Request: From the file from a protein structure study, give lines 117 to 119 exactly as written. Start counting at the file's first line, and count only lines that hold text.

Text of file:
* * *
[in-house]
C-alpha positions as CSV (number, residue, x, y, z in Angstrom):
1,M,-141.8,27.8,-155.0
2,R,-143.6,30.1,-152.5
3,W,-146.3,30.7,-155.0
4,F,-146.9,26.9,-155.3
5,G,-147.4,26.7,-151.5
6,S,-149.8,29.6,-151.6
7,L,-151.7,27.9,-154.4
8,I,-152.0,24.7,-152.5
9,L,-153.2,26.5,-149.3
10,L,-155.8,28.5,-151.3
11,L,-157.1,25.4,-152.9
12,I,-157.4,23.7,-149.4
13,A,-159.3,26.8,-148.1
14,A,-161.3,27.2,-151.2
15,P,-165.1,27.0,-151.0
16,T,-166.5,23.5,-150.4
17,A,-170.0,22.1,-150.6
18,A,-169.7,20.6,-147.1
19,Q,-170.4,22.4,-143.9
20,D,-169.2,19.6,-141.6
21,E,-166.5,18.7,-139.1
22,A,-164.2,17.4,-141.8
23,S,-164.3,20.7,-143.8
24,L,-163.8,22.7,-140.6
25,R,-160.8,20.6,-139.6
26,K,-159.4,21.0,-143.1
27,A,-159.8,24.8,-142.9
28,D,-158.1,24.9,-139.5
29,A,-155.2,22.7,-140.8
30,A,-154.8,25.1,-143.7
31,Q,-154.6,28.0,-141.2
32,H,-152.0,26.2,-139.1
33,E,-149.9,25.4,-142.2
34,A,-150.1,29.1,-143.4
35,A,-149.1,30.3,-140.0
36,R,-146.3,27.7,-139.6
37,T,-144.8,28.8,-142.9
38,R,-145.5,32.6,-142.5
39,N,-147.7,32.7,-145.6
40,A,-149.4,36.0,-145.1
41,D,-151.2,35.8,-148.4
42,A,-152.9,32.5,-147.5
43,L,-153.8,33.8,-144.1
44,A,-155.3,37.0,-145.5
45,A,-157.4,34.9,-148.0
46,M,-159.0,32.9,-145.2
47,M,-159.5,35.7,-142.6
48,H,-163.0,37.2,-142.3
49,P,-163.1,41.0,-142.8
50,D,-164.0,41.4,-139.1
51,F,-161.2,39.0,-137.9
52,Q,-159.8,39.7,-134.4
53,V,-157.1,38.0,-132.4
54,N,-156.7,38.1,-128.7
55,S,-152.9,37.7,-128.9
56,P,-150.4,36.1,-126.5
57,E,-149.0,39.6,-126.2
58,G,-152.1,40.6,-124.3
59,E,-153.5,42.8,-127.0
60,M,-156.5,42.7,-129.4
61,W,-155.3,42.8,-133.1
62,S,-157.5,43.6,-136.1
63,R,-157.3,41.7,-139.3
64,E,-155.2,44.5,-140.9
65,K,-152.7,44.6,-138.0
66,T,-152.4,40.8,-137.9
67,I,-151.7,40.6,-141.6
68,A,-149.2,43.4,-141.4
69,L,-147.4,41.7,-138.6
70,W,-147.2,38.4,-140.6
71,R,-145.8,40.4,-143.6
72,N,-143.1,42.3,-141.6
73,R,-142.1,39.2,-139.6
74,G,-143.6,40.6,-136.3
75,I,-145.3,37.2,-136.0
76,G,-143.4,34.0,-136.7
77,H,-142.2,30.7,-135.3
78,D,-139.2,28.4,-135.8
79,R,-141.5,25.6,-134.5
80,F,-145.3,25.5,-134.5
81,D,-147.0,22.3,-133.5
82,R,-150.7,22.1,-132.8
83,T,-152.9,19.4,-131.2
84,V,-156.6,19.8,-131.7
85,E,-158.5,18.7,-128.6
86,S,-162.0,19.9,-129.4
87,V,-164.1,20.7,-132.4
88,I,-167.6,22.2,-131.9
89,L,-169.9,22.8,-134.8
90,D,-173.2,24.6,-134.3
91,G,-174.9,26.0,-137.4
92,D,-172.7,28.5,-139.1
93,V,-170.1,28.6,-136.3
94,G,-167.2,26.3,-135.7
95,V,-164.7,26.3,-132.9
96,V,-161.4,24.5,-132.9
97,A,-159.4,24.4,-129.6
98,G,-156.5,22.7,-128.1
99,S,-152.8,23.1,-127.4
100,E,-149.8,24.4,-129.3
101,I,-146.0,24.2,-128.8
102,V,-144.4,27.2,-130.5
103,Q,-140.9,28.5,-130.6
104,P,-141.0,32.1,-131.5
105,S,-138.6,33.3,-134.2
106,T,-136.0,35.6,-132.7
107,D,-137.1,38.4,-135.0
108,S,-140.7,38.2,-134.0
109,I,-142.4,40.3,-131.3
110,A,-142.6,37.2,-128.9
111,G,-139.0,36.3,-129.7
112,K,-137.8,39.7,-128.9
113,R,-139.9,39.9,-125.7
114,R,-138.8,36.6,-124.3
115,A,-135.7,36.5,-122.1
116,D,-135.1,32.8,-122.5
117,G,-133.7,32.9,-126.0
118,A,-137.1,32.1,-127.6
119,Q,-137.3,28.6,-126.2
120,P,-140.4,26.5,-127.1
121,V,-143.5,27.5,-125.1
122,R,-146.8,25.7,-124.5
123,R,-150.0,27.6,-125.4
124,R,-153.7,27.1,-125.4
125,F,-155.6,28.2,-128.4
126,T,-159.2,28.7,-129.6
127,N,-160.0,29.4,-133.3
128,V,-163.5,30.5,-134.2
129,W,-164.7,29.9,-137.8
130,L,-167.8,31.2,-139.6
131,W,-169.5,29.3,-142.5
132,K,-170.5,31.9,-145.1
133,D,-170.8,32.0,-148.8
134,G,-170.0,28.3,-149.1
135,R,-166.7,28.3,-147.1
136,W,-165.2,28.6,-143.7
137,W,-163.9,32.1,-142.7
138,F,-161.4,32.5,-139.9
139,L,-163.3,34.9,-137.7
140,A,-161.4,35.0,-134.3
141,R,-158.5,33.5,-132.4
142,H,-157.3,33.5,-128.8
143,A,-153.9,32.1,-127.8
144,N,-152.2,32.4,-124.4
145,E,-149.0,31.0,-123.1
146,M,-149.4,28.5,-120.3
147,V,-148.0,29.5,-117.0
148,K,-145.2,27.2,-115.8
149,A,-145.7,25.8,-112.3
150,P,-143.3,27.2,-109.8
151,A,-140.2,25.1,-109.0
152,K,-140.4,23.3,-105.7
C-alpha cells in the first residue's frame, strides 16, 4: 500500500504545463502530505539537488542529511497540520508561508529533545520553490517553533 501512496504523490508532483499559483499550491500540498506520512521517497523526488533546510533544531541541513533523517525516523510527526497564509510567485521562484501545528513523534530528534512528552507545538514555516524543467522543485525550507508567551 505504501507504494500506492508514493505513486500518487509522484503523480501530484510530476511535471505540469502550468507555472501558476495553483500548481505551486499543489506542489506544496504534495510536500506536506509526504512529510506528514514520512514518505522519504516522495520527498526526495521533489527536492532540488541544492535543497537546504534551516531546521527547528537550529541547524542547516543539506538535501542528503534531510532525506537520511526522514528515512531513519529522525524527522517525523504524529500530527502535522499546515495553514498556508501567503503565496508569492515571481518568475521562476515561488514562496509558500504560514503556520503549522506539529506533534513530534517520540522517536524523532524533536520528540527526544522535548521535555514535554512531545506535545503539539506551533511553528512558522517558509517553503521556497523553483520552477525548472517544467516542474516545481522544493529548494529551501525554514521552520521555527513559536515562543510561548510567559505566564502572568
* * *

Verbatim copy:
115,A,-135.7,36.5,-122.1
116,D,-135.1,32.8,-122.5
117,G,-133.7,32.9,-126.0